hEDS: hypermobile Ehlers-Danlos Syndrome

Photo of a zebra on a white background.
Zebras are a common symbol for people with EDS.

The Ehlers-Danlos Syndromes (of which there are 13 subtypes) are genetic connective tissue disorders. Every EDS type, except hypermobile, can be diagnosed through genetic testing, but the gene(s) responsible for hEDS haven’t been identified yet. Since hEDS can’t be diagnosed through genetic testing, it can be difficult to diagnose, especially because symptoms can mimic those of several other conditions, like rheumatoid arthritis and lupus, which must be ruled out3 prior to diagnosing hEDS. Let’s break this down a little more:

What is Connective Tissue?

Connective tissue is exactly what it sounds like–the tissue all throughout our bodies that connects parts to each other. It includes things like cartilage, ligaments, and even bones. Since connective tissue is just about everywhere in our bodies, EDS can affect many different organ systems.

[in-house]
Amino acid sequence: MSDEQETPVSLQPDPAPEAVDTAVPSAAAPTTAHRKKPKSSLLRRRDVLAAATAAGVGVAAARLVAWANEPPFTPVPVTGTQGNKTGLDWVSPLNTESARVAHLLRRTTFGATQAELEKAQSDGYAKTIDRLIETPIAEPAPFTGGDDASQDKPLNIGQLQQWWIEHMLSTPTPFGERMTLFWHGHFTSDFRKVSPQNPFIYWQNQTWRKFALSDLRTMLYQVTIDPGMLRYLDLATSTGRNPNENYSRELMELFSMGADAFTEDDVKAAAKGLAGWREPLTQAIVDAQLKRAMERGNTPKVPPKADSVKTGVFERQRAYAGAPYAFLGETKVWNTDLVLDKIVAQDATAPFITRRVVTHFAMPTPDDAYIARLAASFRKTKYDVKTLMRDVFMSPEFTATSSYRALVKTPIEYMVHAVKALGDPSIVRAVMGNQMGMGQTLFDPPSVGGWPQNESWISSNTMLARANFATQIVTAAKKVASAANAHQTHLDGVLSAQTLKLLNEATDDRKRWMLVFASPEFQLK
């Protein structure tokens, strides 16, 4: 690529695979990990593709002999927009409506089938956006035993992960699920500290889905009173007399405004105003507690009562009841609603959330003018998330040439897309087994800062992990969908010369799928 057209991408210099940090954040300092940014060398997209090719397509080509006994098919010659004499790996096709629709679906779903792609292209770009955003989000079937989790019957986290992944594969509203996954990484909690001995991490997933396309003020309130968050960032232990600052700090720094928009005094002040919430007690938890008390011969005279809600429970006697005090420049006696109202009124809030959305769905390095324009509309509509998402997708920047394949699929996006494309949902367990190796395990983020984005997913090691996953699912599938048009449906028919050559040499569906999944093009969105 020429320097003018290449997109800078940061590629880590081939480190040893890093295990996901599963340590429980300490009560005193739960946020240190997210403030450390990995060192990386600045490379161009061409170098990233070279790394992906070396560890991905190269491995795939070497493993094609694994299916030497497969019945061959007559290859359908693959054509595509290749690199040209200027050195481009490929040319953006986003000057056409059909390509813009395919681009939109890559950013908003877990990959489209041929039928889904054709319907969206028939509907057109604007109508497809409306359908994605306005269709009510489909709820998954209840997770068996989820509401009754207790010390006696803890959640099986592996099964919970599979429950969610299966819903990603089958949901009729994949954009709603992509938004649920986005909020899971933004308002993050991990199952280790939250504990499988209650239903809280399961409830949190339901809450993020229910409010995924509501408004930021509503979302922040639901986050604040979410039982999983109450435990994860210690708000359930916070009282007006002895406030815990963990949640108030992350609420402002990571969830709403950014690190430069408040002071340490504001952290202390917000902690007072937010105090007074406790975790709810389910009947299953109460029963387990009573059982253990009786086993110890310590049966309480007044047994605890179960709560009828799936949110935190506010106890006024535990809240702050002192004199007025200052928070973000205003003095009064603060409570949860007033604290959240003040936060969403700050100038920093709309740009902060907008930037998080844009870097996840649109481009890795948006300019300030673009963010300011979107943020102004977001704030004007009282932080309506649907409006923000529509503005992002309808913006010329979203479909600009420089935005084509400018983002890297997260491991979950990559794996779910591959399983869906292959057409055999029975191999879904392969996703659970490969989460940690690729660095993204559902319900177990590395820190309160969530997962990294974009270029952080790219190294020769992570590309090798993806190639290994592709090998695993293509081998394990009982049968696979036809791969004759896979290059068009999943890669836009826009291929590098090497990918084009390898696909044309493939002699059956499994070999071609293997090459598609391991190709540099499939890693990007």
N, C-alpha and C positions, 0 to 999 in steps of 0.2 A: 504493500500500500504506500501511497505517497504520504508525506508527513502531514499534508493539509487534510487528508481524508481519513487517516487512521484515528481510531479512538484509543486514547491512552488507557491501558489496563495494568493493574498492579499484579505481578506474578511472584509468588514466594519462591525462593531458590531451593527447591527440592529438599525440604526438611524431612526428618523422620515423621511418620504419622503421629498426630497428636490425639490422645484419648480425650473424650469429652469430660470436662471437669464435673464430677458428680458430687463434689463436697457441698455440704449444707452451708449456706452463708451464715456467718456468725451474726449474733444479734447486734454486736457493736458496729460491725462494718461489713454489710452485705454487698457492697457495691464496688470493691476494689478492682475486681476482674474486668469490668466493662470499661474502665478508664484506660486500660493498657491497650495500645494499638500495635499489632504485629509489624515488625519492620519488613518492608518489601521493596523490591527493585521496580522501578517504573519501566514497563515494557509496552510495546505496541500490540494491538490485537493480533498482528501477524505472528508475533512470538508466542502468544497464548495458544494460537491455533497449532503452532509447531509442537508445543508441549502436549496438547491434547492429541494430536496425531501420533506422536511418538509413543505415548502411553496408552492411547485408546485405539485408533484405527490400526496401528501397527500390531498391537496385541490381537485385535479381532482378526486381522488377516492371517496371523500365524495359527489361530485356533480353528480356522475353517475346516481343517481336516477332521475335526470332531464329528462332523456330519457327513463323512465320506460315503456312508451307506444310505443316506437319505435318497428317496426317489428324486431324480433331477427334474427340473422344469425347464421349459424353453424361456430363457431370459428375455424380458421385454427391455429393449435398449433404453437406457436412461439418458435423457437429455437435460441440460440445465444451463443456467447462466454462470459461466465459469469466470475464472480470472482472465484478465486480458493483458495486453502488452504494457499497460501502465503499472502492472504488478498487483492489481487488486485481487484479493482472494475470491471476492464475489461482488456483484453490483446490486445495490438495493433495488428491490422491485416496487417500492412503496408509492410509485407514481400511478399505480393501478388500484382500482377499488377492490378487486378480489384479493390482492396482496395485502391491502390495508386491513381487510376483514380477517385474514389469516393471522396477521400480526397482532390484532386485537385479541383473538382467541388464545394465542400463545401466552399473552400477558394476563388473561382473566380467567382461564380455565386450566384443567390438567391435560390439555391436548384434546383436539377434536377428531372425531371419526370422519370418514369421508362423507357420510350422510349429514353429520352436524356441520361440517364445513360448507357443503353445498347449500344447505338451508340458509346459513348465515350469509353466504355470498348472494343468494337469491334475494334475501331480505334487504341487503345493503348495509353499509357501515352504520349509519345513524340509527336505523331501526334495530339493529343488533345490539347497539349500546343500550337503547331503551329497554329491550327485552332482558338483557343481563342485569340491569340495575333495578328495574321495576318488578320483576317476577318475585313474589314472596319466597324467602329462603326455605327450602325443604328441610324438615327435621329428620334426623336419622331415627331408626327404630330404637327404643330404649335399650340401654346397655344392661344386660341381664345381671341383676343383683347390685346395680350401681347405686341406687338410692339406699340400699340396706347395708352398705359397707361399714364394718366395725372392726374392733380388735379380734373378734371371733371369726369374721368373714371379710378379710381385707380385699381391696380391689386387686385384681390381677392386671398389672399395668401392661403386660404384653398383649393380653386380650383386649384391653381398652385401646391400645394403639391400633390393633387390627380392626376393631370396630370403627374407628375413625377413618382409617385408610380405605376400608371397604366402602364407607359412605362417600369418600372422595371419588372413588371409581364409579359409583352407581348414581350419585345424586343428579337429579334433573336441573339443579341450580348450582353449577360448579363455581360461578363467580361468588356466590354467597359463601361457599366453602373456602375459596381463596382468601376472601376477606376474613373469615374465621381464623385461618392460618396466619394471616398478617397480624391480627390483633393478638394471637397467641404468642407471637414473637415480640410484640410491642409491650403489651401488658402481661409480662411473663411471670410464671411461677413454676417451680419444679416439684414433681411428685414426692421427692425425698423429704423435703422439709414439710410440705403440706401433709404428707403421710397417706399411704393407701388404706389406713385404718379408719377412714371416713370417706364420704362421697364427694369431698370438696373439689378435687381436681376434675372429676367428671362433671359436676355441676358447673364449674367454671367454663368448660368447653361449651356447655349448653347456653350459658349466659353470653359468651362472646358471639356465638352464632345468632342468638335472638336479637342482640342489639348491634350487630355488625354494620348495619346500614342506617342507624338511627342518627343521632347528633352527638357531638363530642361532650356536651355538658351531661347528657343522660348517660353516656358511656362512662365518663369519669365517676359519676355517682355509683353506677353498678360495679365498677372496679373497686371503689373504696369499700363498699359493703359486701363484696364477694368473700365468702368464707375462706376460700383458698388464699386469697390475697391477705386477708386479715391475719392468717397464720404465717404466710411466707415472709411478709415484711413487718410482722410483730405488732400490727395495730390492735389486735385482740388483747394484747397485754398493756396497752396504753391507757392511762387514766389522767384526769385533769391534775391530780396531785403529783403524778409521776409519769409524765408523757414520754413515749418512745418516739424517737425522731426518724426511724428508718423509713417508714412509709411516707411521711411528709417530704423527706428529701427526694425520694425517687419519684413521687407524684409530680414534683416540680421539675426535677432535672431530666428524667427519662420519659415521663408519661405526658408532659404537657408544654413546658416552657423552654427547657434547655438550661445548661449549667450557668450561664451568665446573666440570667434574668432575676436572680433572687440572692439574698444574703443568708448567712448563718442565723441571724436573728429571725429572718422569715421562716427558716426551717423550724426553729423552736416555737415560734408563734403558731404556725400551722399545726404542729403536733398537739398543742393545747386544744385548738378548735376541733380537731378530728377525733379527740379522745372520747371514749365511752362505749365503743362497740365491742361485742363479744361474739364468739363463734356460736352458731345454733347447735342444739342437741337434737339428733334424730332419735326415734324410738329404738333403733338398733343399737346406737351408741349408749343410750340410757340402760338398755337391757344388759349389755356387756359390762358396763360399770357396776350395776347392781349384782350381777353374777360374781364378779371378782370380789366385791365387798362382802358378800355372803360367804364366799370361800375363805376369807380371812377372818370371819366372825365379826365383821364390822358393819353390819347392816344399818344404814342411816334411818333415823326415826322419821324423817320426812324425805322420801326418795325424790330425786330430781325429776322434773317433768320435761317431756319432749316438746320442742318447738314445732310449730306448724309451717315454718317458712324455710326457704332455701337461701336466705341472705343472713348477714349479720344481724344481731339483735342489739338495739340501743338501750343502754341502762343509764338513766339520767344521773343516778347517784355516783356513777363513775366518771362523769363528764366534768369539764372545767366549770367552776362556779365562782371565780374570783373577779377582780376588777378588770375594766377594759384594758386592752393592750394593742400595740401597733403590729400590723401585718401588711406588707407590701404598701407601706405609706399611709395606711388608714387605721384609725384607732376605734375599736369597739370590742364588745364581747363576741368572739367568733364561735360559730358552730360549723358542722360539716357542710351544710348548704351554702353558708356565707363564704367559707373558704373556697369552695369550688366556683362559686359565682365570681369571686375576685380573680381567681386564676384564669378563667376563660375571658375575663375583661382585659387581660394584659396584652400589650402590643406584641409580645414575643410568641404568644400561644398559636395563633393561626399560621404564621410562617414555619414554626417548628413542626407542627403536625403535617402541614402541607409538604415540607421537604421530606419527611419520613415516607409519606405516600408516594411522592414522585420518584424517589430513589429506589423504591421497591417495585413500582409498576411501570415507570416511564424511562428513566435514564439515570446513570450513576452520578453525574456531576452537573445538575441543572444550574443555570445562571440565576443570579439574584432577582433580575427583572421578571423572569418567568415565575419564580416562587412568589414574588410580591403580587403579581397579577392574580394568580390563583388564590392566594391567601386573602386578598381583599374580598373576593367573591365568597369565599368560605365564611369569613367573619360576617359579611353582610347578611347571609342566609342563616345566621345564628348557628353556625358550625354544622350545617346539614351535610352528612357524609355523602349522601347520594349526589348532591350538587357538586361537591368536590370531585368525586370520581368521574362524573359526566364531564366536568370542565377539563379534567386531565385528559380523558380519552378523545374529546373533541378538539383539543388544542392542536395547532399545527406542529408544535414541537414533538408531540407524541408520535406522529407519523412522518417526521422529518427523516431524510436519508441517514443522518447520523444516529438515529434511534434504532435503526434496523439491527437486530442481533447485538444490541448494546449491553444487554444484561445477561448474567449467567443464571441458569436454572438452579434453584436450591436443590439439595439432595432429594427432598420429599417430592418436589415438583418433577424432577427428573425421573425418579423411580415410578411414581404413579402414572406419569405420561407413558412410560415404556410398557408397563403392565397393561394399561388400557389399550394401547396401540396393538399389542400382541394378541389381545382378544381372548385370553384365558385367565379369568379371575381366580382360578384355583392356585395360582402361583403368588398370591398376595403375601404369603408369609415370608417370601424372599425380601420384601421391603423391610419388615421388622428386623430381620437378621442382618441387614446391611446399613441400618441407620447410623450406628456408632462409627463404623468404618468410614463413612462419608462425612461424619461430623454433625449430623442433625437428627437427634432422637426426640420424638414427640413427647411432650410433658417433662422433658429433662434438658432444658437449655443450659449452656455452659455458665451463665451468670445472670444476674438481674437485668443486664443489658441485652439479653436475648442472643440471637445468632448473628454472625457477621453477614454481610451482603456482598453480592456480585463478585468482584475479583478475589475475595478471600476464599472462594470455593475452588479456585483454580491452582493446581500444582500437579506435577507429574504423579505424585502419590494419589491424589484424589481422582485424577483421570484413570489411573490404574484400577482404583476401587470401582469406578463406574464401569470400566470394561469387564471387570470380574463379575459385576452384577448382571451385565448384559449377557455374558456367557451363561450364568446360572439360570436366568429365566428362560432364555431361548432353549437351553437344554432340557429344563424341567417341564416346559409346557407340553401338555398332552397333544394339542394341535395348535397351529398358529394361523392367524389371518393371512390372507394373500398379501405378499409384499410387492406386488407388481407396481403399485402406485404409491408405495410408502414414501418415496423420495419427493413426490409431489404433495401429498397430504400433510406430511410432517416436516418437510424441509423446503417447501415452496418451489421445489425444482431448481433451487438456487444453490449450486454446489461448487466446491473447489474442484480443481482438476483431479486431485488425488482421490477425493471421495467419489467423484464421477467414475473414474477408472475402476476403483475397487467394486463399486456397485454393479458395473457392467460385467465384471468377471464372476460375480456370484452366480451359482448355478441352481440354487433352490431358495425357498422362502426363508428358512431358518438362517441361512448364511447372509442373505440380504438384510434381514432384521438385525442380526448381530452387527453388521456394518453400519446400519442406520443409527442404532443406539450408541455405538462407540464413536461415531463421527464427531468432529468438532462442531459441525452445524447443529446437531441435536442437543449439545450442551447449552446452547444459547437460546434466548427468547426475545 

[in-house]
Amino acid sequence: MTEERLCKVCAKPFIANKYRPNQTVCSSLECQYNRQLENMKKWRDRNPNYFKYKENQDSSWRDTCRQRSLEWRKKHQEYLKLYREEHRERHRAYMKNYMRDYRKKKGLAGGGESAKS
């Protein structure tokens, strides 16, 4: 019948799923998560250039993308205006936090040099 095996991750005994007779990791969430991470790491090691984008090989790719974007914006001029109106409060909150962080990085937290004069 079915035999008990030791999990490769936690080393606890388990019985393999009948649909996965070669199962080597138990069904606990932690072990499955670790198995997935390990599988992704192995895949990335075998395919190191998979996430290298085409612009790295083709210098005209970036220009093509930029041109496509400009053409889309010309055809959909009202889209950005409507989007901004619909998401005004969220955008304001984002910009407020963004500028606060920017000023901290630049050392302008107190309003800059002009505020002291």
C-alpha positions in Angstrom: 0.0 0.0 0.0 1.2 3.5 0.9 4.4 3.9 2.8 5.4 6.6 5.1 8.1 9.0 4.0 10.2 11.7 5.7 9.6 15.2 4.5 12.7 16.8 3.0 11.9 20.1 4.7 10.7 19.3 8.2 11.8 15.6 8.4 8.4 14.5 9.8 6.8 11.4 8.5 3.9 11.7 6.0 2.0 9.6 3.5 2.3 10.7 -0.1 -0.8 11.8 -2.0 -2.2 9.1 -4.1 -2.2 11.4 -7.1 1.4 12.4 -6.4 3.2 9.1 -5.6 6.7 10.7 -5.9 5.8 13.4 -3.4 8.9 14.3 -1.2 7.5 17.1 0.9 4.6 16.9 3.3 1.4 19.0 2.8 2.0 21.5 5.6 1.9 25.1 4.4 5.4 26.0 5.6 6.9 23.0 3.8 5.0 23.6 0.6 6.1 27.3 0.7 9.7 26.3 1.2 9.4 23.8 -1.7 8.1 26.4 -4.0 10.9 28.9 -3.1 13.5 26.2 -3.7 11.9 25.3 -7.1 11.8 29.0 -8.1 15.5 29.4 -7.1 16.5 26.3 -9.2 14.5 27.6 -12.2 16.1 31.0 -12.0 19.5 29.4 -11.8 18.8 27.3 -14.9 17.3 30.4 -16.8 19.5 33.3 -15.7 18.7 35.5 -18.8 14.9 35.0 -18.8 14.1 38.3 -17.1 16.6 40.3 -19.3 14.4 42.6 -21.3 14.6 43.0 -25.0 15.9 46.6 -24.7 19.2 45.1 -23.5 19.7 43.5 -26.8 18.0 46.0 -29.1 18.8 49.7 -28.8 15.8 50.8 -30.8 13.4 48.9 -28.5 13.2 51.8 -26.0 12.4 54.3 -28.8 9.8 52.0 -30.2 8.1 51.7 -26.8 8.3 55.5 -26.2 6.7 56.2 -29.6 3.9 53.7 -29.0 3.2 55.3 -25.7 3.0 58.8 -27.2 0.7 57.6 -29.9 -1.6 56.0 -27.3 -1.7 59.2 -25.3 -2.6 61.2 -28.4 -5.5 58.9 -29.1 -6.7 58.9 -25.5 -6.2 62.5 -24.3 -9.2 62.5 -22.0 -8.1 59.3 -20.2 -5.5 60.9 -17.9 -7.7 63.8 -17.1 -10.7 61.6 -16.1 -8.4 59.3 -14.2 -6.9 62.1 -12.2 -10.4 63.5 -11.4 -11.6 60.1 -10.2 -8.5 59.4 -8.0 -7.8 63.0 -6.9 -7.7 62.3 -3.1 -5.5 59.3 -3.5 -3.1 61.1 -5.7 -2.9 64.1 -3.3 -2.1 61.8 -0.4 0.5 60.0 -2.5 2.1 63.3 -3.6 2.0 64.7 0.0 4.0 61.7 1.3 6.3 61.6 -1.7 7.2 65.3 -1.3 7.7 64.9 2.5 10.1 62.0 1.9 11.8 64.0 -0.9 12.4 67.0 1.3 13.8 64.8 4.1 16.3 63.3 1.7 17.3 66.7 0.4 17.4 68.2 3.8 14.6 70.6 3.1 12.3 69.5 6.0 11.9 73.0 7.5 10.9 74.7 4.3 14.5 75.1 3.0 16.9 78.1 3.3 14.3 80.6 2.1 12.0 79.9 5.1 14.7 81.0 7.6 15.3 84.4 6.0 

Hallmark Features of hEDS

  • Hyperextended joints (double jointedness)
  • Hyperextensible skin
  • Particularly soft/velvety skin

How Does EDS Affect Me?

Ehlers-Danlos Syndrome seems to be the underlying cause of many previously unexplained problems. In my case, for example, these problems include:

  • Chronic migraines
  • Joint pain & subluxations (partial dislocations)
  • Chronic fatigue
  • Painful periods
  • Dizziness & other symptoms in line with POTS4 (jury’s still out on whether or not that diagnosis will be added to my collection)
  • Chronic widespread pain
  • Disrupted sleep
  • Brain fog
  • Gastrointestinal issues

On a day-to-day basis, my symptoms are quite variable. Some days I have very little joint pain, while on others my pain necessitates the use of forearm crutches and/or joint braces.

Comorbidities & hEDS

Comorbidity: “a disease or medical condition that is simultaneously present with another or others in a patient.”5

Many of the conditions that could be referred to as comorbidities can actually be traced back to hEDS as their base cause. Some conditions commonly comorbid with EDS include POTS, Mast Cell Activation Syndrome, and gastroparesis, to name a few. While many ‘comorbidities’ can be traced back to EDS as their cause, other diagnostic terms are often applied in order to assist with getting the correct treatments as needed.